Today I got some good customer service lessons when I bought my new iPhone. Contrary to a number of bad experiences I’ve had with Verizon in the past, this one was a pleasure.
My Operations Officer, Elizabeth, and I dropped by our local Verizon store. As we walked in, I said, “You do the talking, because I suck at this phone stuff.”
She says, “Hi, we’re here to purchase two new phones and the corporate account is under Charles Bernard.” Our greeter writes my name into his tablet and we are in the queue.
Customer Service Lessons with Verizon
The first of my customer service lessons came from observing the way he greeted us. He was neither overly friendly, nor curt. He told us what position we were in the queue and that the wait would be less than five minutes. With no other unnecessary frills, he moved on.
Cliff arrived and said, “Good morning, can you tell me which new iPhone you’re looking to buy?”
Second customer service lesson: our purpose had been accurately recorded in the system and our rep picked it up seamlessly.
What happened next was interesting.
His login credentials weren’t working. I watched how he handled the glitch. Maintaining a calm composure, trying a couple more times, he apologized for the wait, even though we were talking seconds.
“I’m so sorry, my system’s not working and I’m going to step away to get it taken care of. I’ve put you back in the queue with a priority and you’ll be next. I’m really sorry for the inconvenience.”
Before leaving he asked us for specific colors for the phones so he could at least check if they were in stock.
This was the next in customer service lessons. Stay calm under pressure in the face of a problem, while adding value where possible.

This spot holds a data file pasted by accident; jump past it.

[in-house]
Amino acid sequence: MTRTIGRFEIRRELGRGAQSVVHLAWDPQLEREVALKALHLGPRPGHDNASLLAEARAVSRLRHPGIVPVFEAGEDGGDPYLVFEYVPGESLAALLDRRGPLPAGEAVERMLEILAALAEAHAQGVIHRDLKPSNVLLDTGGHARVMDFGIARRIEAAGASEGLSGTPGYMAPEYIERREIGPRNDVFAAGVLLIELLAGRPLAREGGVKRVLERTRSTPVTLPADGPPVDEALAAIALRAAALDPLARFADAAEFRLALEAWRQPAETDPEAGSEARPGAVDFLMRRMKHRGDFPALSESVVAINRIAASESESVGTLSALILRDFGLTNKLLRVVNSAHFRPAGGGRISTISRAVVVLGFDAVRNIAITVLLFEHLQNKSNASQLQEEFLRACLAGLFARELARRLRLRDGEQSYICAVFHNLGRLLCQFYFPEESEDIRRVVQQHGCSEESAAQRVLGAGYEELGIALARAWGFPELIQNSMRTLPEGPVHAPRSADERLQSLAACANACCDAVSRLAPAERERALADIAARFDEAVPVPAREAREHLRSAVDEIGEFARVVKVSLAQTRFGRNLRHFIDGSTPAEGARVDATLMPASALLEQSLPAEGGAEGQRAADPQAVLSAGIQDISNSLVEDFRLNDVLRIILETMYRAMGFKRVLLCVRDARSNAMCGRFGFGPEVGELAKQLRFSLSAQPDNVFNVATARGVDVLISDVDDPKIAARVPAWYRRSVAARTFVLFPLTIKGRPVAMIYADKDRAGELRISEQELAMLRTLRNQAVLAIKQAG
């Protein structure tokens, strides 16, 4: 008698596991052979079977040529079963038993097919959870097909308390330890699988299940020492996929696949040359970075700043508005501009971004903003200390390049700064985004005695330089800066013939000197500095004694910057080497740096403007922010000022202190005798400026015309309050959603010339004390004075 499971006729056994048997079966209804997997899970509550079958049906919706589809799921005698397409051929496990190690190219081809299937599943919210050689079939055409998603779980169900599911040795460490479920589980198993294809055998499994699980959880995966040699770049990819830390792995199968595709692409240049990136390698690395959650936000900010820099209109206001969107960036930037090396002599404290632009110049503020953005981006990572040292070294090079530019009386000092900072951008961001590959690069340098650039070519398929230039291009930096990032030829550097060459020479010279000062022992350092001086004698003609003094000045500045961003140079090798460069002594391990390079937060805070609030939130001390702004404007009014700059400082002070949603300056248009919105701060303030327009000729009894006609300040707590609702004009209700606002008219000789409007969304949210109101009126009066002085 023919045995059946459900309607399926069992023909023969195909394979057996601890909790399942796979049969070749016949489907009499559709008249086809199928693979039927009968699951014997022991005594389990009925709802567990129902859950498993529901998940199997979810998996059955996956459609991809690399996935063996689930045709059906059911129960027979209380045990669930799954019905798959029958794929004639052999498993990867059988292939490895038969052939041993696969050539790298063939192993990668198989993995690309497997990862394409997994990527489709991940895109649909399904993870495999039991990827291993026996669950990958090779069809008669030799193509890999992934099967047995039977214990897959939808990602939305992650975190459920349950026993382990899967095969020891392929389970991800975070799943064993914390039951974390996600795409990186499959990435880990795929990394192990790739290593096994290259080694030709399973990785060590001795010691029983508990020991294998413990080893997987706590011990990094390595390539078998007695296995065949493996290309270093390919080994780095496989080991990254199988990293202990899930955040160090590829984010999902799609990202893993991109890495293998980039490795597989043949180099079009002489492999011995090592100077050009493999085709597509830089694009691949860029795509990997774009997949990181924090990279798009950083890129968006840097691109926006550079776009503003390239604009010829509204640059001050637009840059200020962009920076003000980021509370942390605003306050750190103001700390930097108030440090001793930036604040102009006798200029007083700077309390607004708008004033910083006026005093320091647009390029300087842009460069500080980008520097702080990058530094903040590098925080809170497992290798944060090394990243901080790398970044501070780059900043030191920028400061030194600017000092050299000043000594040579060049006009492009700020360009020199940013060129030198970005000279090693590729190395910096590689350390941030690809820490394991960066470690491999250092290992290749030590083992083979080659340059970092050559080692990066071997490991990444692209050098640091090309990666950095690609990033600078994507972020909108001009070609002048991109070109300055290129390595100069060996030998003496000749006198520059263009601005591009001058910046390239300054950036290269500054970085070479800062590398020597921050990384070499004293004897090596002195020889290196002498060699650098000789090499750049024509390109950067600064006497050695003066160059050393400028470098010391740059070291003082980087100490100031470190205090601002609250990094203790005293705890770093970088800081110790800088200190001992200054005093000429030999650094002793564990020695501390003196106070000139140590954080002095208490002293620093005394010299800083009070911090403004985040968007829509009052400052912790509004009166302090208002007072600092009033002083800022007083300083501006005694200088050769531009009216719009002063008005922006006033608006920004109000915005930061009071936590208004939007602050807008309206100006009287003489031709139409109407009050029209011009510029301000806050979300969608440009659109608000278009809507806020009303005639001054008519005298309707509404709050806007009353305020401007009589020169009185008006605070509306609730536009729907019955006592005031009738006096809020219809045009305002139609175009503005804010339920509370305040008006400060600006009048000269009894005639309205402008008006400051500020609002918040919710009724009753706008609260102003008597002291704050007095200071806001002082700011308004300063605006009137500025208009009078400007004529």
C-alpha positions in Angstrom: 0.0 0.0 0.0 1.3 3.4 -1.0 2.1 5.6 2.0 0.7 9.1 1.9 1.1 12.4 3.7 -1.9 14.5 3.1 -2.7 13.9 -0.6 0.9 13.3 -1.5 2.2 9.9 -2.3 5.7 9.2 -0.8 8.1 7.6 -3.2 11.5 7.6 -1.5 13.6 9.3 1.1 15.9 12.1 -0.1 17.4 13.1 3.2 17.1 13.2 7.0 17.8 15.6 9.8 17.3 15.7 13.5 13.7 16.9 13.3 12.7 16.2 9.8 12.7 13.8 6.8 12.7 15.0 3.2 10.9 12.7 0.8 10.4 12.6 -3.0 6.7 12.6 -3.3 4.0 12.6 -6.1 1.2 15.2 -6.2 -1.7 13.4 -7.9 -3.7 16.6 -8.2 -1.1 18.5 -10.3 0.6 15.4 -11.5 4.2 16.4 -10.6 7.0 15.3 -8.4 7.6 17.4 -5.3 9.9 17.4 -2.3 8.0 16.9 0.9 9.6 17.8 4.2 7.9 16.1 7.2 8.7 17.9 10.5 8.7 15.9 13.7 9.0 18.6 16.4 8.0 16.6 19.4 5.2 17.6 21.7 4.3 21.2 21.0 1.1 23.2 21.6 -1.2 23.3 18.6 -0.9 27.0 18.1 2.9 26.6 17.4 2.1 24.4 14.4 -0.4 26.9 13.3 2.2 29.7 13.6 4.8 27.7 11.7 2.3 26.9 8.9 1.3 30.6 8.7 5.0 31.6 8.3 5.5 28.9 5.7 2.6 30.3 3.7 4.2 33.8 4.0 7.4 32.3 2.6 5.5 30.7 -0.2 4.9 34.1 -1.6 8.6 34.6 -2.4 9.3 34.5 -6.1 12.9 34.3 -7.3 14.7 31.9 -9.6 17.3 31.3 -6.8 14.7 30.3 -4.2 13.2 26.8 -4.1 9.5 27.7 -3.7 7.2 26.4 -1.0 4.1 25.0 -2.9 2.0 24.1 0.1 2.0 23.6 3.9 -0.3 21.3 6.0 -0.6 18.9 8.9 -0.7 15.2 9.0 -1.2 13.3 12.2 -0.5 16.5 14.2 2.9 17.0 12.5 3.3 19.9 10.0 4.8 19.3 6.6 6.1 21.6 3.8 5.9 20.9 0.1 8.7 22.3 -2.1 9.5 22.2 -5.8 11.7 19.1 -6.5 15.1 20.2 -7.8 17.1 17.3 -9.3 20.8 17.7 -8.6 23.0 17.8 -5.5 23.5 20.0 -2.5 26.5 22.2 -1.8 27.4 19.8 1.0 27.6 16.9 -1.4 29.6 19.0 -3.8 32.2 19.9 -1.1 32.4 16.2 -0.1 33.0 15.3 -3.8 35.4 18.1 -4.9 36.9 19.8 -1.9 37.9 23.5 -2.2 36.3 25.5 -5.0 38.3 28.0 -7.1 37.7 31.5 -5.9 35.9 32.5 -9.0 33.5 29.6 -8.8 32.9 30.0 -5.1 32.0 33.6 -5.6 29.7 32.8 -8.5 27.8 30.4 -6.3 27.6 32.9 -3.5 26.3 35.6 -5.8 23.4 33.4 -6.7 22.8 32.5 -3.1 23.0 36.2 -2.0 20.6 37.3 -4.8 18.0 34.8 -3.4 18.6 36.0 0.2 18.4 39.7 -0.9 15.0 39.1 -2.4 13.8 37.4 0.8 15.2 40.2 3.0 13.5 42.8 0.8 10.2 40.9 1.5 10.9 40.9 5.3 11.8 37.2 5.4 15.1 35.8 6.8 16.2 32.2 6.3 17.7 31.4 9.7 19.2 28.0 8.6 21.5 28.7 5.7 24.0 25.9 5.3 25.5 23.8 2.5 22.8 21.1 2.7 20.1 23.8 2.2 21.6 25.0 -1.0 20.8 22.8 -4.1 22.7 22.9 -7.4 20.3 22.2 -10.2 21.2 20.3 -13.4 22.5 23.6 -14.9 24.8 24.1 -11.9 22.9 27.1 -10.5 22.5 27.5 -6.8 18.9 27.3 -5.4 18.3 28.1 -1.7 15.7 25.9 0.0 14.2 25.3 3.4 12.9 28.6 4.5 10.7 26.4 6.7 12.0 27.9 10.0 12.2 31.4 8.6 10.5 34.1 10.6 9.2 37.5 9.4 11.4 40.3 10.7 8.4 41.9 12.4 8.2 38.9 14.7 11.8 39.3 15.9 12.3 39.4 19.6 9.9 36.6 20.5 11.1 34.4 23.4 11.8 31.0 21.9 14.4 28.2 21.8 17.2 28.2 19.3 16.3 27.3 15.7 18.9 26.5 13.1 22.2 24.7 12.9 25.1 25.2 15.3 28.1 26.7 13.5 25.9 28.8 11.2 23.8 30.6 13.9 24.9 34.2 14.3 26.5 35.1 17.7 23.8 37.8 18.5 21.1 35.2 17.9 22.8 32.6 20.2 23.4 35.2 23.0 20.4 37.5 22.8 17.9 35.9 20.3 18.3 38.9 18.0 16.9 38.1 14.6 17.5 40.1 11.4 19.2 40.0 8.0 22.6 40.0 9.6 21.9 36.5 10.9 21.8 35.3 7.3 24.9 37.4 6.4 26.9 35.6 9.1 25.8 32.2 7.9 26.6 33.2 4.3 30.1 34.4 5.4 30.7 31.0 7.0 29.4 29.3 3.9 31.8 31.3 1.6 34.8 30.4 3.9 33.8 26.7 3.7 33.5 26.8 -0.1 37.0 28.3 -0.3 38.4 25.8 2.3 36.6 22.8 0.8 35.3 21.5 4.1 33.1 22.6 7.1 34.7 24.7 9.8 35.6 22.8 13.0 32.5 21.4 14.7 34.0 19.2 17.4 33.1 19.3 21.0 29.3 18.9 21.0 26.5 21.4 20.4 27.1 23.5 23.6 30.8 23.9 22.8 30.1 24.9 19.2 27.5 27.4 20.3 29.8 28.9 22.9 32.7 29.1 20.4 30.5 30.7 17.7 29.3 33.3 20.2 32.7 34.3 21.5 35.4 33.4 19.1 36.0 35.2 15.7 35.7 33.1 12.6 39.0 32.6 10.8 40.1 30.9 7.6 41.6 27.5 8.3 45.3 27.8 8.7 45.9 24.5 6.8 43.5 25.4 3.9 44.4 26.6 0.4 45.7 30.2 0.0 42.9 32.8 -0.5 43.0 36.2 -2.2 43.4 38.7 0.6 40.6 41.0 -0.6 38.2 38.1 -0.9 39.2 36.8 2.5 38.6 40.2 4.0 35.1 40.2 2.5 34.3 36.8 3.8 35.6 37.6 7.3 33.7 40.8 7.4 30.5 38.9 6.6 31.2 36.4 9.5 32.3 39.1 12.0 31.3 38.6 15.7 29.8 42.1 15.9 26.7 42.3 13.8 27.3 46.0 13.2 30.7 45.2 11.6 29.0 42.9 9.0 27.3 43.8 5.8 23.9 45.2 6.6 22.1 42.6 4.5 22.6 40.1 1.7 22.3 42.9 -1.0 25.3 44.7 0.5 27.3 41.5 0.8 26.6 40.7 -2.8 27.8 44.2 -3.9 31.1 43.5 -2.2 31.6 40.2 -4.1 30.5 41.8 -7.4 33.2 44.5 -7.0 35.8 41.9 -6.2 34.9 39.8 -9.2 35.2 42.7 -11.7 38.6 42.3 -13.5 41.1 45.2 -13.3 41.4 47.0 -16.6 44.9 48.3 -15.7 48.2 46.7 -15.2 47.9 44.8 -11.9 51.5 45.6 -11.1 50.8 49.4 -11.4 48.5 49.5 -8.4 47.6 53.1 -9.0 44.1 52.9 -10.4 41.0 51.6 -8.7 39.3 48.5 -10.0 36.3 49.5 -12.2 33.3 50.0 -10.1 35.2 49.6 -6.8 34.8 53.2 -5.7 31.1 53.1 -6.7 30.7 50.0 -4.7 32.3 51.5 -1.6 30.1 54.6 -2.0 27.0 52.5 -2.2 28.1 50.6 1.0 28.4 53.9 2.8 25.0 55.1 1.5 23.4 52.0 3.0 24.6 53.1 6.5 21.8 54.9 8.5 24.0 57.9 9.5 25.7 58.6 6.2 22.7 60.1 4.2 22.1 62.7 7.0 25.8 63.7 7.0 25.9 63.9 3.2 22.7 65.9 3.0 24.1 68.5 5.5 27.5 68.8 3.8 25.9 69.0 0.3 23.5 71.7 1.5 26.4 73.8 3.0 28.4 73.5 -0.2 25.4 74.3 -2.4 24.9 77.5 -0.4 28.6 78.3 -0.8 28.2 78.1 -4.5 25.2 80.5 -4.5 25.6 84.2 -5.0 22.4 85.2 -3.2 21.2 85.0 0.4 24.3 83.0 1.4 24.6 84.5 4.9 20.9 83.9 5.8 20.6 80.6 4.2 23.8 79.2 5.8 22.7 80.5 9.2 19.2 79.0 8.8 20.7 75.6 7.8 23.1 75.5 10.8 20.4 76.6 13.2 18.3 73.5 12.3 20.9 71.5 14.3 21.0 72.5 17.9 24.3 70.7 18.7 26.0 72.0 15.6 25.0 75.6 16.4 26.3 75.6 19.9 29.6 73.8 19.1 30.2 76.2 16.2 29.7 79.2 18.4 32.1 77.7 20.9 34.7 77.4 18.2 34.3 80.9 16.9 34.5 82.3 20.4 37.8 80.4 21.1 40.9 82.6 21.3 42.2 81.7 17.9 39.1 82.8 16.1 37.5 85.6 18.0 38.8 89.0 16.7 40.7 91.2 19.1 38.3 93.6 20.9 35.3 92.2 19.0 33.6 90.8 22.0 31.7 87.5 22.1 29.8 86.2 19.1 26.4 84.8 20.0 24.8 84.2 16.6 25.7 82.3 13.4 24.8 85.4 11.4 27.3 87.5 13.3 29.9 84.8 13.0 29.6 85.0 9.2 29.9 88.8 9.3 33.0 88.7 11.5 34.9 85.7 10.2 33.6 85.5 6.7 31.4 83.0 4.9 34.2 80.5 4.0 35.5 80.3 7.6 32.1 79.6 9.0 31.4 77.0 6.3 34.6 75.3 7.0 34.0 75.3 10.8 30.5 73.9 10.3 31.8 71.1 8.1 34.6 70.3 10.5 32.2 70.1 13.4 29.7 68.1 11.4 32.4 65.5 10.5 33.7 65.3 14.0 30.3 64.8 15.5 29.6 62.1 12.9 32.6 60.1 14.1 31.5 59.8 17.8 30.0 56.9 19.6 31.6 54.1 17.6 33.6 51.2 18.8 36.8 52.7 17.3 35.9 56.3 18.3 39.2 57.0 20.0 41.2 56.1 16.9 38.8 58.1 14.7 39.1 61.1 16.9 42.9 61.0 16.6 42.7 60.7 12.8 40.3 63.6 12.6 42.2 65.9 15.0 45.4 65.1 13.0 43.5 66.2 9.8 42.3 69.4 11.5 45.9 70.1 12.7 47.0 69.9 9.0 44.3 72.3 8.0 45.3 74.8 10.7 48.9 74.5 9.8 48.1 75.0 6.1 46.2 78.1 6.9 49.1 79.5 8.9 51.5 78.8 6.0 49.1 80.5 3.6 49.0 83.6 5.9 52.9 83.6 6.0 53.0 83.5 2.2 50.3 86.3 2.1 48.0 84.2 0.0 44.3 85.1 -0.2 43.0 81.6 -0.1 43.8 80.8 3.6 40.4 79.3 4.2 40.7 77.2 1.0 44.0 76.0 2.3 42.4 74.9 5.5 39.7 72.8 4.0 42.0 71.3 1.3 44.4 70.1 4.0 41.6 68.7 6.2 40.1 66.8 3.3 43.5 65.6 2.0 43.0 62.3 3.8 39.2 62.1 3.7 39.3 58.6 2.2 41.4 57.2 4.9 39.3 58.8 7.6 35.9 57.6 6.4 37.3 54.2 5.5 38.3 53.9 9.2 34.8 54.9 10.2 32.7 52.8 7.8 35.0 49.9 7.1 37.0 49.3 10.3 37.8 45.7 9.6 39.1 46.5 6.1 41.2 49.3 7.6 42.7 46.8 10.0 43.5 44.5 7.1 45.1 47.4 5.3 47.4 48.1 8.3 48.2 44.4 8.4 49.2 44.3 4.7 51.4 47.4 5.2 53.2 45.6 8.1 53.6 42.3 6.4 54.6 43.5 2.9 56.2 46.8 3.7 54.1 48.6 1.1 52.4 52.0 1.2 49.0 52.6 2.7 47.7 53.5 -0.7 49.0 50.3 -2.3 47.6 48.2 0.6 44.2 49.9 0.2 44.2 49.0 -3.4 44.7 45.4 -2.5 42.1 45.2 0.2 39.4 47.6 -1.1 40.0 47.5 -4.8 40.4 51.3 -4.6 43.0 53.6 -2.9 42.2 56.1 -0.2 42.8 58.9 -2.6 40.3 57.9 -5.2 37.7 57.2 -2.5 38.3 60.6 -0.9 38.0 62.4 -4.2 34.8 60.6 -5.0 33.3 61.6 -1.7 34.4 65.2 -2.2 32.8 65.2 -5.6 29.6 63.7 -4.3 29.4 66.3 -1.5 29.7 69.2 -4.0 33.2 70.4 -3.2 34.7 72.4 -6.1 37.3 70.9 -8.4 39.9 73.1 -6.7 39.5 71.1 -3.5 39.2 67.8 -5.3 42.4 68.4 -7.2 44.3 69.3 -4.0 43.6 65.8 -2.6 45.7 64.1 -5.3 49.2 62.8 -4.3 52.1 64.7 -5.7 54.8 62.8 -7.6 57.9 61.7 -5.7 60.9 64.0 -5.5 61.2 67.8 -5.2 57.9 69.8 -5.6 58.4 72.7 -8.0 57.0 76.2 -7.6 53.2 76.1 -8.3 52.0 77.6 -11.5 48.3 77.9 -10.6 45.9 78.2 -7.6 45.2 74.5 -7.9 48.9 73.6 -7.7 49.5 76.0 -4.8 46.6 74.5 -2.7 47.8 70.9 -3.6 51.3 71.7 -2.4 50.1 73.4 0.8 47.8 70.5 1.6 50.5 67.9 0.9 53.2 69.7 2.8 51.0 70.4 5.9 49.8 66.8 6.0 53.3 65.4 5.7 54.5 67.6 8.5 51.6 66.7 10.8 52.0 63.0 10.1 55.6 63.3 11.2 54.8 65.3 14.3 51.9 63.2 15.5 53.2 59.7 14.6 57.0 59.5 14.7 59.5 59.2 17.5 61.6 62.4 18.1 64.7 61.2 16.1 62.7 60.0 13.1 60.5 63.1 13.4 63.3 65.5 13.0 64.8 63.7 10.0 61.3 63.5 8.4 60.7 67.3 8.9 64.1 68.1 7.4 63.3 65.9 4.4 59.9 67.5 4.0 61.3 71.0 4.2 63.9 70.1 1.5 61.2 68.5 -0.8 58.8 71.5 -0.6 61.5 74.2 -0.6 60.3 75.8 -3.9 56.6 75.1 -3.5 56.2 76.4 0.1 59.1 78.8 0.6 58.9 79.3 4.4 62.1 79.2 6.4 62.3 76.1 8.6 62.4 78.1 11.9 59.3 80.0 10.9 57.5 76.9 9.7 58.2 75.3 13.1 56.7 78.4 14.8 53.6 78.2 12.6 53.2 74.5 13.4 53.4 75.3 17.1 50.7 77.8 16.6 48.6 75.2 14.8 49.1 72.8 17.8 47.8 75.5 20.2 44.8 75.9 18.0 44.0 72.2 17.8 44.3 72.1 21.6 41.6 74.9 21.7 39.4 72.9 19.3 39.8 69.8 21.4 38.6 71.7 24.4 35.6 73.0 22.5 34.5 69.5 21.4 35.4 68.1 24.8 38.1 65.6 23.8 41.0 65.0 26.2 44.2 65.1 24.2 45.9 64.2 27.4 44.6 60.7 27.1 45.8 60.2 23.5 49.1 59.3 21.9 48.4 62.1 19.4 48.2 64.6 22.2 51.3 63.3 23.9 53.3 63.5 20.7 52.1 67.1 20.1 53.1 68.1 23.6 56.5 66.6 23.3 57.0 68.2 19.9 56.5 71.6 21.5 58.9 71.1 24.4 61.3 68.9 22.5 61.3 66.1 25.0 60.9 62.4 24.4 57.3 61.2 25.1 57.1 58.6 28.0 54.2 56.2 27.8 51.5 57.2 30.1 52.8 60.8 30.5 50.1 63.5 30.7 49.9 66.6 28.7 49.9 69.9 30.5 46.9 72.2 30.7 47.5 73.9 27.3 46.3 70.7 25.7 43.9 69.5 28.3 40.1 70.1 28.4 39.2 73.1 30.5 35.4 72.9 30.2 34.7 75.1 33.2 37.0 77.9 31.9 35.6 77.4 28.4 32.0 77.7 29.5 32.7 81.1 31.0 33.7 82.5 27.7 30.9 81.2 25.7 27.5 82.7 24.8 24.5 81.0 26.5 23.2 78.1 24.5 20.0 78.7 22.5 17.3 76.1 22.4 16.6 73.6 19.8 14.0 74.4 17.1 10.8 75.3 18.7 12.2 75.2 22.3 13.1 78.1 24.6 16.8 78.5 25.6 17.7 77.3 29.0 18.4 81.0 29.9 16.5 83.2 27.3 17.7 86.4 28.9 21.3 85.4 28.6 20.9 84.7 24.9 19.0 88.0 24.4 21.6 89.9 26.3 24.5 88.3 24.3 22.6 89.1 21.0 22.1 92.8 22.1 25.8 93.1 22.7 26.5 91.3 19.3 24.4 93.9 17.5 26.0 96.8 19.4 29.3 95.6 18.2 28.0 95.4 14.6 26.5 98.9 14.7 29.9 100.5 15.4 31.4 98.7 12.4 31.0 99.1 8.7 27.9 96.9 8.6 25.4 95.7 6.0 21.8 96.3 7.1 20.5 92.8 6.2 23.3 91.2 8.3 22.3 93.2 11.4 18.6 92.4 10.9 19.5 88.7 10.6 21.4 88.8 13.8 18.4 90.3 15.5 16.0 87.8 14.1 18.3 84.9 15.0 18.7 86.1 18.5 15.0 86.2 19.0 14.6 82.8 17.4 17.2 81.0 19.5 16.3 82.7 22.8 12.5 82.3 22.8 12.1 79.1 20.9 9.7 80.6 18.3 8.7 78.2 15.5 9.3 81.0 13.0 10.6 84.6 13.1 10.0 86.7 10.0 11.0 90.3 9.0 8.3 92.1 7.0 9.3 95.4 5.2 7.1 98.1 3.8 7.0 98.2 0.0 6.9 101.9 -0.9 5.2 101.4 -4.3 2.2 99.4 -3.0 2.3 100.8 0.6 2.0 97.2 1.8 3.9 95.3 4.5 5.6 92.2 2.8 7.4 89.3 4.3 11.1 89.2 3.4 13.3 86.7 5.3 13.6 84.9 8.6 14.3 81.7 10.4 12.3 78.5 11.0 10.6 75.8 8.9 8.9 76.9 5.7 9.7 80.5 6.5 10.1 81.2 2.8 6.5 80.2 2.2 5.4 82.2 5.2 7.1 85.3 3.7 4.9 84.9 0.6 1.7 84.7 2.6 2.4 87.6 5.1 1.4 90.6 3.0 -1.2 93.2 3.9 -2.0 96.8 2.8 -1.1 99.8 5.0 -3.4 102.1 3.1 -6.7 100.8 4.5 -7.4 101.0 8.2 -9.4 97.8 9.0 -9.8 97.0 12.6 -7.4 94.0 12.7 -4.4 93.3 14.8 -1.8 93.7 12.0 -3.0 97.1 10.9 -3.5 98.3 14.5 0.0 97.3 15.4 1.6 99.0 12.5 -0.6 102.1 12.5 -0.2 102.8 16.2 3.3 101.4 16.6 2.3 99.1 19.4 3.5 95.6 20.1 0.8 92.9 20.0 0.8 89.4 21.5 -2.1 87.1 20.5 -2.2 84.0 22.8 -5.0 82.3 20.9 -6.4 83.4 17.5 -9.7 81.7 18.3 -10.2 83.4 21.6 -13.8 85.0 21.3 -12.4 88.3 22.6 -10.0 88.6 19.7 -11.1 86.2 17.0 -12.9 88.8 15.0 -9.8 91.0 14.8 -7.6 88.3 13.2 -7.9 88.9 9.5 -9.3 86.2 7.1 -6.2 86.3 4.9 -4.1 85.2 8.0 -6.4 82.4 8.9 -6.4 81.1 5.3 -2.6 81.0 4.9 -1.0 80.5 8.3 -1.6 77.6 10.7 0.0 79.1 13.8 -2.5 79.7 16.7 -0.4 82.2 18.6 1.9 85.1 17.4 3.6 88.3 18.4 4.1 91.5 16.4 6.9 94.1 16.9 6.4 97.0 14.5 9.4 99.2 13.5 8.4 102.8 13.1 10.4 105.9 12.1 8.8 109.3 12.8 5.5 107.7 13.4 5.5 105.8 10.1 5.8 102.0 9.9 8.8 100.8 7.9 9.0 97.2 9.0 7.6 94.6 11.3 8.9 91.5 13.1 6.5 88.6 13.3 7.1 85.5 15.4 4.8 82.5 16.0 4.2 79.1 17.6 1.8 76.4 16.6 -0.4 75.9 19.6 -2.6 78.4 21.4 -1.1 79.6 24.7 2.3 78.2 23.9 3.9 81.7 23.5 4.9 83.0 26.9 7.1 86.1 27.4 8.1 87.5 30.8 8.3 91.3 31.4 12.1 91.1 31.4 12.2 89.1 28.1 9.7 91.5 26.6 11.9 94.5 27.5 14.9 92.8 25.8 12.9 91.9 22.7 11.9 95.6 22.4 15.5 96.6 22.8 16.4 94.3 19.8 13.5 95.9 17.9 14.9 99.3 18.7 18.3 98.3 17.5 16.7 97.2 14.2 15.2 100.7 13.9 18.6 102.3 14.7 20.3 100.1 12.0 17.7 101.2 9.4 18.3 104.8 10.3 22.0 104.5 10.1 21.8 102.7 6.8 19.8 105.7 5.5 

Learning from Cliff
He was back within 3 minutes with two new phones.
I felt lucky that the queuing system had reassigned Cliff to us.
Without skipping a beat, he was answering questions and anticipating questions we hadn’t asked.
Did I think there were more customer service lessons here? Of course I did! Here was someone who knew how to apply in-depth knowledge about his product.
I asked him how long it would take to get the new phone up and running, because I had a plane to catch. “About ten minutes.” And he actually completed it in eight. Then I heard a “hmmm.”
Pulling out a piece of paper, Cliff drew some numbers. “This column is your current plan. This column is a plan I can put you into that will save you some money.” He made sure we understood what he was talking about. Could it be a trick? Could it be a bait and switch? Where’s the catch?
Then he said something I didn’t expect. And it was personal.
“I want you to know that I believe in transparency. The plan I’m suggesting will not only give you more than you currently have, it will offset the increased cost of the new phones. You’ll basically come out even.”
Even if this was part of the standard spiel, it didn’t matter to me. It was presented authentically and trust had been established. So, when he talked about purchasing insurance (which was something we wanted), it was a done deal!
So, all I kept thinking of was how Cliff executed the “no sales sale” flawlessly.
Here’s a summary of my customer service lessons:
- Communicating key customer information seamlessly from rep to rep
- Being sensitive to my time constraints
- Knowing the right amount of rapport building, without crossing the line
- Being deep in subject knowledge and knowing how to apply it
- Anticipating questions I might have
- Keeping the transaction relevant to my needs
- Not over selling features that I didn’t want
- Offering to be available if I had follow-up questions
- Taking the time to test that the product worked as promised
- Not rushing to get to the next customer once the sale was made
I certainly learned quite a few customer service lessons at the Verizon store. Now, it’s time to apply them with my own prospects and customers.
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